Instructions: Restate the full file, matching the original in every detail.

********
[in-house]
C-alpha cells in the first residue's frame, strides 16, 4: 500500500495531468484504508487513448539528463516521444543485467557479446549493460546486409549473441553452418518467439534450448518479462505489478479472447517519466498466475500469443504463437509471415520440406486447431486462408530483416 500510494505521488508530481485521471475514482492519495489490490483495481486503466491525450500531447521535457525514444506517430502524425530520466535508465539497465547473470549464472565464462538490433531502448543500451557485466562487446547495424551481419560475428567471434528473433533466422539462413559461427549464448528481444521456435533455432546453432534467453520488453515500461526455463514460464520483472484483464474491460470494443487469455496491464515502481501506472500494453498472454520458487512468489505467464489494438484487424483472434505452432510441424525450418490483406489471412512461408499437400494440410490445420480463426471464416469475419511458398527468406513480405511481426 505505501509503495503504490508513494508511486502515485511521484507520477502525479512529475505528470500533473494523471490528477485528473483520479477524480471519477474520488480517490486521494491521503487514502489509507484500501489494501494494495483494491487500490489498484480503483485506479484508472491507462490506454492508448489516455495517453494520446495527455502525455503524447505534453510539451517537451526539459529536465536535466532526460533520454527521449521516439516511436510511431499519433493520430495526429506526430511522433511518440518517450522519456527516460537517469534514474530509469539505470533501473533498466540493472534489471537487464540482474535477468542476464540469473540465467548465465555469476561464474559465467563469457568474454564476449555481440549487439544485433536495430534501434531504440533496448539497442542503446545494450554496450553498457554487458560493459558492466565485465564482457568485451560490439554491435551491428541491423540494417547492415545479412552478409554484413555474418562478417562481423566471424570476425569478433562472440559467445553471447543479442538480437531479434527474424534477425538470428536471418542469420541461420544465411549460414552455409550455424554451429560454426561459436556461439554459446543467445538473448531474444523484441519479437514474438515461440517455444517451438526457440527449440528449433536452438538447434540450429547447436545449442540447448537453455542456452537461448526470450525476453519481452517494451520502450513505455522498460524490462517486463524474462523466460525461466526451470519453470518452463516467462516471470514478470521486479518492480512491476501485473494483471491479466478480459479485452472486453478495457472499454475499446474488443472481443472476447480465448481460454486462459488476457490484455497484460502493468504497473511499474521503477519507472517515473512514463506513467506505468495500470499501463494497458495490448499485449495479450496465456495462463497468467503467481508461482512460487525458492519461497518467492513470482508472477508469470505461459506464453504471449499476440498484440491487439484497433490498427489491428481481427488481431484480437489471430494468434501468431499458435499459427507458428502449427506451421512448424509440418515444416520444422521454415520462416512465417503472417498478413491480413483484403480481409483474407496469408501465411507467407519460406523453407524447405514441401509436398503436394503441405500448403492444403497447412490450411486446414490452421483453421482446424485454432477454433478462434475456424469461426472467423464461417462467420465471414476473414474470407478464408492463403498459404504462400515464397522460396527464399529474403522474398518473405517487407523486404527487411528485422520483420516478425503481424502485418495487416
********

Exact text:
[in-house]
C-alpha cells in the first residue's frame, strides 16, 4: 500500500495531468484504508487513448539528463516521444543485467557479446549493460546486409549473441553452418518467439534450448518479462505489478479472447517519466498466475500469443504463437509471415520440406486447431486462408530483416 500510494505521488508530481485521471475514482492519495489490490483495481486503466491525450500531447521535457525514444506517430502524425530520466535508465539497465547473470549464472565464462538490433531502448543500451557485466562487446547495424551481419560475428567471434528473433533466422539462413559461427549464448528481444521456435533455432546453432534467453520488453515500461526455463514460464520483472484483464474491460470494443487469455496491464515502481501506472500494453498472454520458487512468489505467464489494438484487424483472434505452432510441424525450418490483406489471412512461408499437400494440410490445420480463426471464416469475419511458398527468406513480405511481426 505505501509503495503504490508513494508511486502515485511521484507520477502525479512529475505528470500533473494523471490528477485528473483520479477524480471519477474520488480517490486521494491521503487514502489509507484500501489494501494494495483494491487500490489498484480503483485506479484508472491507462490506454492508448489516455495517453494520446495527455502525455503524447505534453510539451517537451526539459529536465536535466532526460533520454527521449521516439516511436510511431499519433493520430495526429506526430511522433511518440518517450522519456527516460537517469534514474530509469539505470533501473533498466540493472534489471537487464540482474535477468542476464540469473540465467548465465555469476561464474559465467563469457568474454564476449555481440549487439544485433536495430534501434531504440533496448539497442542503446545494450554496450553498457554487458560493459558492466565485465564482457568485451560490439554491435551491428541491423540494417547492415545479412552478409554484413555474418562478417562481423566471424570476425569478433562472440559467445553471447543479442538480437531479434527474424534477425538470428536471418542469420541461420544465411549460414552455409550455424554451429560454426561459436556461439554459446543467445538473448531474444523484441519479437514474438515461440517455444517451438526457440527449440528449433536452438538447434540450429547447436545449442540447448537453455542456452537461448526470450525476453519481452517494451520502450513505455522498460524490462517486463524474462523466460525461466526451470519453470518452463516467462516471470514478470521486479518492480512491476501485473494483471491479466478480459479485452472486453478495457472499454475499446474488443472481443472476447480465448481460454486462459488476457490484455497484460502493468504497473511499474521503477519507472517515473512514463506513467506505468495500470499501463494497458495490448499485449495479450496465456495462463497468467503467481508461482512460487525458492519461497518467492513470482508472477508469470505461459506464453504471449499476440498484440491487439484497433490498427489491428481481427488481431484480437489471430494468434501468431499458435499459427507458428502449427506451421512448424509440418515444416520444422521454415520462416512465417503472417498478413491480413483484403480481409483474407496469408501465411507467407519460406523453407524447405514441401509436398503436394503441405500448403492444403497447412490450411486446414490452421483453421482446424485454432477454433478462434475456424469461426472467423464461417462467420465471414476473414474470407478464408492463403498459404504462400515464397522460396527464399529474403522474398518473405517487407523486404527487411528485422520483420516478425503481424502485418495487416